St. Aidan’s Church helps give hope

Shown with the blue tree at St. Aidan’s Anglican Church are Bev Clarke, Greg Lightburn, Peter Brooker, Rev. Linda Brooker, Dr. Bill Gransbury and Graeme Hicks.

A brightly painted blue tree now represents a symbol of hope and a new seat nearby represents a place of respite in the grounds of St. Aidan’s Anglican Church, Tanunda.

On Saturday members of St. Aidan’s congregation, Greg Lightburn, Bev Clarke and Graeme Hicks help paint their tree which was blessed by Rev. Linda Brooker. 

She said the blue tree stands as a symbol of hope for those who are struggling to find healing and hope from their burdens.

She asked that the tree bring healing to those who are enduring pain, bring value to those who are disregarded and bring joy to those in great sorrow.

Further she asked that the tree bring hope to those that have nothing to live for, bring provision to those who are hungry, bring shelter to those without a home and bring community to those who are lonely.

Nearby, Rev. Joan Reed blessed a new seat donated by Bev Clarke, asking that all who sit on it be renewed in spirit and strengthened in mind and body.

Further, she asked that it provide a place of respite and peace that cradles and inspires the imagination.

St. Aidan’s congregation members, Graeme and Lynley Hicks told The Leader that Father Steven de Kleer initially suggested the idea of the local churches having a blue tree as a symbol of hope.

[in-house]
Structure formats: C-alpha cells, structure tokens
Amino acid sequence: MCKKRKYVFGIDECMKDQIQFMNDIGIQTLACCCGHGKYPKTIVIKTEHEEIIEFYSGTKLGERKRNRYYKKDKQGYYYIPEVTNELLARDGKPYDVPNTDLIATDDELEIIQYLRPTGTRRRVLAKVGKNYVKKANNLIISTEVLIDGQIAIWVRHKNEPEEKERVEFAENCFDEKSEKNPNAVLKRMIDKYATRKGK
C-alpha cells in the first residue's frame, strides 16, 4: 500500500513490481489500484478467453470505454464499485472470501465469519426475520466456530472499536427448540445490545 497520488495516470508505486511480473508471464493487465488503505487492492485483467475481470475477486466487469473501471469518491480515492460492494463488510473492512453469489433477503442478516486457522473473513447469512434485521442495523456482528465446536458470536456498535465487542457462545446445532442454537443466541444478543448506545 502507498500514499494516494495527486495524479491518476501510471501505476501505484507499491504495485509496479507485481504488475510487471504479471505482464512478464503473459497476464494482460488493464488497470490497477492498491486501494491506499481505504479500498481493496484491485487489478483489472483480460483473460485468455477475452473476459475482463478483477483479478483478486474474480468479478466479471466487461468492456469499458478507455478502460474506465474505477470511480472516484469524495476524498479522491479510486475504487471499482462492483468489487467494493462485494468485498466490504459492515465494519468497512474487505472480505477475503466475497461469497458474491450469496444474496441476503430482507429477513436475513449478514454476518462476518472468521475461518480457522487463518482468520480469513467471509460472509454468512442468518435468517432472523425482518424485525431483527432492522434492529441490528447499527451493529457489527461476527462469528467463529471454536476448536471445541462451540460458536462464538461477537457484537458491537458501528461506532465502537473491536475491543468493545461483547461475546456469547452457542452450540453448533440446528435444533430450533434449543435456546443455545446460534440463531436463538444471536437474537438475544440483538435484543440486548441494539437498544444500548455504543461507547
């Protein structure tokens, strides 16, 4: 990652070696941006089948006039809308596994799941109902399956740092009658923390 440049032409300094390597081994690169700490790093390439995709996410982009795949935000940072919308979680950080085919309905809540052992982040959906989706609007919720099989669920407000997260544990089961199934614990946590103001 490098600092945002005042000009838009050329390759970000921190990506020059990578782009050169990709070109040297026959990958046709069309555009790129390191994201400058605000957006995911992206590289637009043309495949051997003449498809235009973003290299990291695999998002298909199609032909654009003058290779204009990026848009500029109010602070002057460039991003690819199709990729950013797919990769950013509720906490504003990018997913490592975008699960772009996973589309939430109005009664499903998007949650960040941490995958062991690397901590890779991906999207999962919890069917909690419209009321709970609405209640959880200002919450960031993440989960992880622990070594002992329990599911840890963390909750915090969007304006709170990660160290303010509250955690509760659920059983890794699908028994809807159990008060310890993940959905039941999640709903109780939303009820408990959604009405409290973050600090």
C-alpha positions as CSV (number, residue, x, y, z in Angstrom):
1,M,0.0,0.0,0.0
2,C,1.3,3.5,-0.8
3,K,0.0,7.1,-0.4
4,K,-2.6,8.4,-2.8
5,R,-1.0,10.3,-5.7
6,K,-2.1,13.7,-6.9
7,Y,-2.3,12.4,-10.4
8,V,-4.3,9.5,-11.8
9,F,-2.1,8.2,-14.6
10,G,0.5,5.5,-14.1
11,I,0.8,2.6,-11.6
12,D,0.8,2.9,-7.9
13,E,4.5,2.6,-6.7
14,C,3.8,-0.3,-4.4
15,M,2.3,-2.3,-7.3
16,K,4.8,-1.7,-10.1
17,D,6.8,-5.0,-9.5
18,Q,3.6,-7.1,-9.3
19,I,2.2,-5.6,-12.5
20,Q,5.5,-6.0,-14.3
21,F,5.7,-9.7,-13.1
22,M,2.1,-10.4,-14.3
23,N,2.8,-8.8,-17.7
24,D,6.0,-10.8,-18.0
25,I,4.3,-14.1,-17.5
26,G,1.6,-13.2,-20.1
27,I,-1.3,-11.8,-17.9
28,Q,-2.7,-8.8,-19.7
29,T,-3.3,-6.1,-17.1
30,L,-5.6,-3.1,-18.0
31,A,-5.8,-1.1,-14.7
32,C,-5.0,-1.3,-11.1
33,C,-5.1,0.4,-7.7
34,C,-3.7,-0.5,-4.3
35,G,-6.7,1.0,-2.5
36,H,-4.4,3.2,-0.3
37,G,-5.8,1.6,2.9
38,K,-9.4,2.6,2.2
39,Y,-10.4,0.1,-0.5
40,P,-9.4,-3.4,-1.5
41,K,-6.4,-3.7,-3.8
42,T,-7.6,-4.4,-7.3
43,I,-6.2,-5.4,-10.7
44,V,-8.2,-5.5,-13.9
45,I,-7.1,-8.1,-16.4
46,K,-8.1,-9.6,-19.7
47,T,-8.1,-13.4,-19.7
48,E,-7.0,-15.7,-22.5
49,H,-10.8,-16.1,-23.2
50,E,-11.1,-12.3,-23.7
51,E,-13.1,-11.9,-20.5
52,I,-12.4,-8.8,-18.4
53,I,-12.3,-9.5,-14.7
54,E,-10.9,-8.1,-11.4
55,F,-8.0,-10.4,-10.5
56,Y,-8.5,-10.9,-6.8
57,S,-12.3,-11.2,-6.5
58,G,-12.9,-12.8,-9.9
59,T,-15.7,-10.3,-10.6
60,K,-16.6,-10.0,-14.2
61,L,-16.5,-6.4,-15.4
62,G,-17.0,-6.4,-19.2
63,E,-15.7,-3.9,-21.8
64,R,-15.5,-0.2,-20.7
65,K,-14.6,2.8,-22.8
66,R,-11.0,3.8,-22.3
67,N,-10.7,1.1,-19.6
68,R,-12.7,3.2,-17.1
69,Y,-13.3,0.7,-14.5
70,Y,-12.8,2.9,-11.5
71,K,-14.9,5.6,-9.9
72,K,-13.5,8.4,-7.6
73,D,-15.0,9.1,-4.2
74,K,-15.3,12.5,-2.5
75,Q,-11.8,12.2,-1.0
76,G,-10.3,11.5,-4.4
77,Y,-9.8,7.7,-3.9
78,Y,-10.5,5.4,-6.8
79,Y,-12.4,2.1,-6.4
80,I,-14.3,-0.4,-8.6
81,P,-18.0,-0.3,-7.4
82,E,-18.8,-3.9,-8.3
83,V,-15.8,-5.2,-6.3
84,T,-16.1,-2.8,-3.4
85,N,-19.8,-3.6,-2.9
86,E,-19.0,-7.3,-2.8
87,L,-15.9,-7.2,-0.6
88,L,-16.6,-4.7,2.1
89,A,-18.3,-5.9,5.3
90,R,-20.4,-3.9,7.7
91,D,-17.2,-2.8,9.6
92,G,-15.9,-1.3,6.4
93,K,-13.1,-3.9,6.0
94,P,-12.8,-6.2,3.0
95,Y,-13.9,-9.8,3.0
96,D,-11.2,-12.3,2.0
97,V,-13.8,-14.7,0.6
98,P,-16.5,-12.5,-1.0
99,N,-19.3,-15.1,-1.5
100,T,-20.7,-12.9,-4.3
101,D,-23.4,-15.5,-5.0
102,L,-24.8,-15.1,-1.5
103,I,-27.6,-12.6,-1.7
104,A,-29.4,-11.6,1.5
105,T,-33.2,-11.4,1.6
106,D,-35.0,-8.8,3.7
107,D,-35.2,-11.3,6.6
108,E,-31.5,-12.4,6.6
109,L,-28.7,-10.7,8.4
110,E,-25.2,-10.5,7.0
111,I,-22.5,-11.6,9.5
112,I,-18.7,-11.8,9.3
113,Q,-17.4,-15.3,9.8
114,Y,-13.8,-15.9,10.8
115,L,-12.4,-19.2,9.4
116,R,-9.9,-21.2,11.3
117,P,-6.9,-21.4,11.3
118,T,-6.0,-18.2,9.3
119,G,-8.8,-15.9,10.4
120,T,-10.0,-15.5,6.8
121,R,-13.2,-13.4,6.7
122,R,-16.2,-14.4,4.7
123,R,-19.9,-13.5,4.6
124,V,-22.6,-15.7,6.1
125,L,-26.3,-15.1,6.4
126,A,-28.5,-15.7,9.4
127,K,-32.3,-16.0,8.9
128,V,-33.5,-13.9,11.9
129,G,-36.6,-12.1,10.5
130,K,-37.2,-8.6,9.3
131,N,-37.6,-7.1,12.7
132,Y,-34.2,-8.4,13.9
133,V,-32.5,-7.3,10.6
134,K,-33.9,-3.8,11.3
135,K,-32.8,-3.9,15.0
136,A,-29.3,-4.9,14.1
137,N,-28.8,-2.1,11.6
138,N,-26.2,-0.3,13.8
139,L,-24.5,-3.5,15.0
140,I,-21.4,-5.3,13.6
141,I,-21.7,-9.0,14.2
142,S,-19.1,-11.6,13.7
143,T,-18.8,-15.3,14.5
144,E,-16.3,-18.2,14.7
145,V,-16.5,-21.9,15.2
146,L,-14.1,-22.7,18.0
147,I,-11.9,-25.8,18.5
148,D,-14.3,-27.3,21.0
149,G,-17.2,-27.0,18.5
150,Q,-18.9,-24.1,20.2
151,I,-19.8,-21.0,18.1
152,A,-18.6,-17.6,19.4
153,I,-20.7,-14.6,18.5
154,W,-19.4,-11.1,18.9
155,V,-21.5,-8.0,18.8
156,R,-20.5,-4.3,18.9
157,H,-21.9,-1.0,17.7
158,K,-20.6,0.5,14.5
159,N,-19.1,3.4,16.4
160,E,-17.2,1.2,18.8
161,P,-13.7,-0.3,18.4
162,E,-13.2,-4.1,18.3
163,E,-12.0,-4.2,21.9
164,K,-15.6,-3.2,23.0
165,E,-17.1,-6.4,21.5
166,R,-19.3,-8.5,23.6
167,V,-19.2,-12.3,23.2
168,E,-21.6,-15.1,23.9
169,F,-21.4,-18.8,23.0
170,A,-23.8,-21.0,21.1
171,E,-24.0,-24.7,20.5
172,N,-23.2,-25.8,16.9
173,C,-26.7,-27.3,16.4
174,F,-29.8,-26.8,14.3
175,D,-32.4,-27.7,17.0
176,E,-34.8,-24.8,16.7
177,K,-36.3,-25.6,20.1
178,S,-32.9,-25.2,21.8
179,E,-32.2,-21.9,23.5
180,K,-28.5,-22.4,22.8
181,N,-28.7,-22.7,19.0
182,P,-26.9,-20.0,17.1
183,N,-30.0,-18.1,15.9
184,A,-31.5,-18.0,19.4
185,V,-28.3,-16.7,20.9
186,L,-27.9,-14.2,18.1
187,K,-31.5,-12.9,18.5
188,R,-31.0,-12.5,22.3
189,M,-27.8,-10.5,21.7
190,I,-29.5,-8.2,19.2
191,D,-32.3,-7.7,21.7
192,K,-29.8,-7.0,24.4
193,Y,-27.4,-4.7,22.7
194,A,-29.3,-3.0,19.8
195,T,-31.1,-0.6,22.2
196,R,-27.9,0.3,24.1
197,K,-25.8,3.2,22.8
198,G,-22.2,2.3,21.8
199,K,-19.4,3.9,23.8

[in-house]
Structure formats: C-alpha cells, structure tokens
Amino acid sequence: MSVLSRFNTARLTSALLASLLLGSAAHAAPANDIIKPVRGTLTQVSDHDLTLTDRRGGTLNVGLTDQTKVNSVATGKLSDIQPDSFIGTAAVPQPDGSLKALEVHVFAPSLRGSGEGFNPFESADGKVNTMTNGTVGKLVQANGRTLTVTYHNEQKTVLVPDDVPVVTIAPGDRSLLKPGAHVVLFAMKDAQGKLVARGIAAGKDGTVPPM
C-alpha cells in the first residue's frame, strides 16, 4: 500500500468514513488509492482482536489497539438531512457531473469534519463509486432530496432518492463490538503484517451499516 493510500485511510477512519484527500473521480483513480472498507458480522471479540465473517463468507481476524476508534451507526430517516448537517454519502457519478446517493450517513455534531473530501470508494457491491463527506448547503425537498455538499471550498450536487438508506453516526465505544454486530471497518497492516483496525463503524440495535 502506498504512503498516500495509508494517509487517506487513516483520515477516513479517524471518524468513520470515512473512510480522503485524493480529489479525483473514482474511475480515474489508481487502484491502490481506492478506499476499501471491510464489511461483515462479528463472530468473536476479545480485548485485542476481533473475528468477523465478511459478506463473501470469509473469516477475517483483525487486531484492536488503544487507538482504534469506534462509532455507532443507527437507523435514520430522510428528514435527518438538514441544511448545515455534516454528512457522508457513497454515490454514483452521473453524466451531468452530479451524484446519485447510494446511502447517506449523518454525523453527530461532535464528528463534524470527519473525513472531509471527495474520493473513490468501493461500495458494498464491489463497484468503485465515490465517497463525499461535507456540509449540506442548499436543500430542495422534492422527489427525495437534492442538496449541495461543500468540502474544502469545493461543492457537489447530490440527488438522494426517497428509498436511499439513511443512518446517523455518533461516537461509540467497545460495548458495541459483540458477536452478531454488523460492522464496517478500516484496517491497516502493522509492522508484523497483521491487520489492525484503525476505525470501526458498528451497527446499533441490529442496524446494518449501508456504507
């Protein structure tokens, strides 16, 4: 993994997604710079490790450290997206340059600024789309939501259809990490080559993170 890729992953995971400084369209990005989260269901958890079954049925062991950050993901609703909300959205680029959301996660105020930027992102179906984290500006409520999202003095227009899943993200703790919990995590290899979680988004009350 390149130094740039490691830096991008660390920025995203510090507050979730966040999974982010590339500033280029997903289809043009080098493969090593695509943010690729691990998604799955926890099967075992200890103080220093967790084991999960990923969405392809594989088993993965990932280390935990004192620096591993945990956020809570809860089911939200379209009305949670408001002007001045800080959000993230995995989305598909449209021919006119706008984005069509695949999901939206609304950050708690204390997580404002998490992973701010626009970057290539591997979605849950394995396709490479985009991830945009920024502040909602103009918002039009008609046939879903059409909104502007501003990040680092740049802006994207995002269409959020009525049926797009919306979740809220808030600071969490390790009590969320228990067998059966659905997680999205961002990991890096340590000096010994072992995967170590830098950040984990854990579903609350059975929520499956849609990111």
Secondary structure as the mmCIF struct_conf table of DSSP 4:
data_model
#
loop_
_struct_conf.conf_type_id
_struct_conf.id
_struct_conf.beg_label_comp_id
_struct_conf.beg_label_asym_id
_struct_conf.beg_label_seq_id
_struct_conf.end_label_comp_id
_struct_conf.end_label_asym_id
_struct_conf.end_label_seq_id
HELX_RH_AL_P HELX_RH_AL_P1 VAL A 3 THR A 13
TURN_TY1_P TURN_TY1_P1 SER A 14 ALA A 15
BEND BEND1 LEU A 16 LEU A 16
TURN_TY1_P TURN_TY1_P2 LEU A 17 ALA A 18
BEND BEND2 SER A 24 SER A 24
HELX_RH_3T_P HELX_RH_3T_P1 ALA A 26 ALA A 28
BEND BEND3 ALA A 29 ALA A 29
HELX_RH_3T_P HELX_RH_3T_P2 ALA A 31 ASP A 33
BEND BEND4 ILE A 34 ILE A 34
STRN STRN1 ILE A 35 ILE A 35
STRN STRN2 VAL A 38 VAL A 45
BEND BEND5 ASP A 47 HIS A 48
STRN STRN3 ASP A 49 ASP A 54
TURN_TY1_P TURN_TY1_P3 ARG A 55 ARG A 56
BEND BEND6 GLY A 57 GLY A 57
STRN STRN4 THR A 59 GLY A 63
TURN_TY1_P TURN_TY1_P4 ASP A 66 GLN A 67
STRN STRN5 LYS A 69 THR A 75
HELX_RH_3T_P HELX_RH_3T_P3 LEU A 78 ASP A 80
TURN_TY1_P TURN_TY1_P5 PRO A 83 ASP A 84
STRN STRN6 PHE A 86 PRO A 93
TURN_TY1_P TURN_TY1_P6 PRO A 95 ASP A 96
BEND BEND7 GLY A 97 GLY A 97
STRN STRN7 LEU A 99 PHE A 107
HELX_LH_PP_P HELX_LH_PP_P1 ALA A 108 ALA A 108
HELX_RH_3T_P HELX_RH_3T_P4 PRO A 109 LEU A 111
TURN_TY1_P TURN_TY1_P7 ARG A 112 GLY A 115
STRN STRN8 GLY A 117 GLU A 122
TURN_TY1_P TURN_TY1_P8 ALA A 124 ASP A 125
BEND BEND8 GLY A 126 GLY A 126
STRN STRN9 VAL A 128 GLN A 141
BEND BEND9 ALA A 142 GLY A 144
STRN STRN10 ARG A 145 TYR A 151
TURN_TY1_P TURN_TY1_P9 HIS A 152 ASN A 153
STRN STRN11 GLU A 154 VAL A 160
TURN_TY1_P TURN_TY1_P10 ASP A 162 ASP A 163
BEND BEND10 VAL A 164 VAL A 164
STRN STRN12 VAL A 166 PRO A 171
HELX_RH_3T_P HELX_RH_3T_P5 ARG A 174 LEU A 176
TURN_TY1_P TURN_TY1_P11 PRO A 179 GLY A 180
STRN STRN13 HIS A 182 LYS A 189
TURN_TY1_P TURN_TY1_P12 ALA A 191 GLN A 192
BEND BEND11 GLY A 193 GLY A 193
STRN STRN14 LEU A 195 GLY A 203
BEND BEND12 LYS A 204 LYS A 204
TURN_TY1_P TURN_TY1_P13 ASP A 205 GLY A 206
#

It started off at the beginning of the year for Mental Health Week.

Following the blessing volunteers gathered at St. Aidan’s Church hall where an enjoyable morning tea was served, including wine kindly donated by Underground Barossa.

Dr. Bill Gransbury, former G.P. of Angaston told the gathering one of his passions is around mental health.

He was motivated to become involved when two of his medical partners were lost to suicide in Dr. Bert Scholz and Dr. Ben Baker.

He explained that the local group, Seeds of Hope provide support for people with mental health.

It might stem from alcohol or drug issues, no housing or domestic violence.

He said the Barossa Cares website is certainly worth having a look at for those seeking help.

Mr James Wagner, a community connector at The Barossa Council is able to meet with people to assist wherever he can.

Dr. Gransbury stressed early intervention is the key to solving the problem of mental health.

A new committee  of 12 has been formed called Enhancing Barossa’s Mental Health. The committee focus on alcohol, drugs and suicide prevention.

Mrs Lynley Hicks thanked Dr. Gransbury for his address and added, “Through The Leader article people will know they are not alone in dealing with these issues.

“Furthermore St. Aidan’s Anglican Church will be opening to the public for two hours and every third Friday between the hours of 10 a.m. to 12 noon where people will be welcome to talk to Lynley or someone else.”

- Advertisement -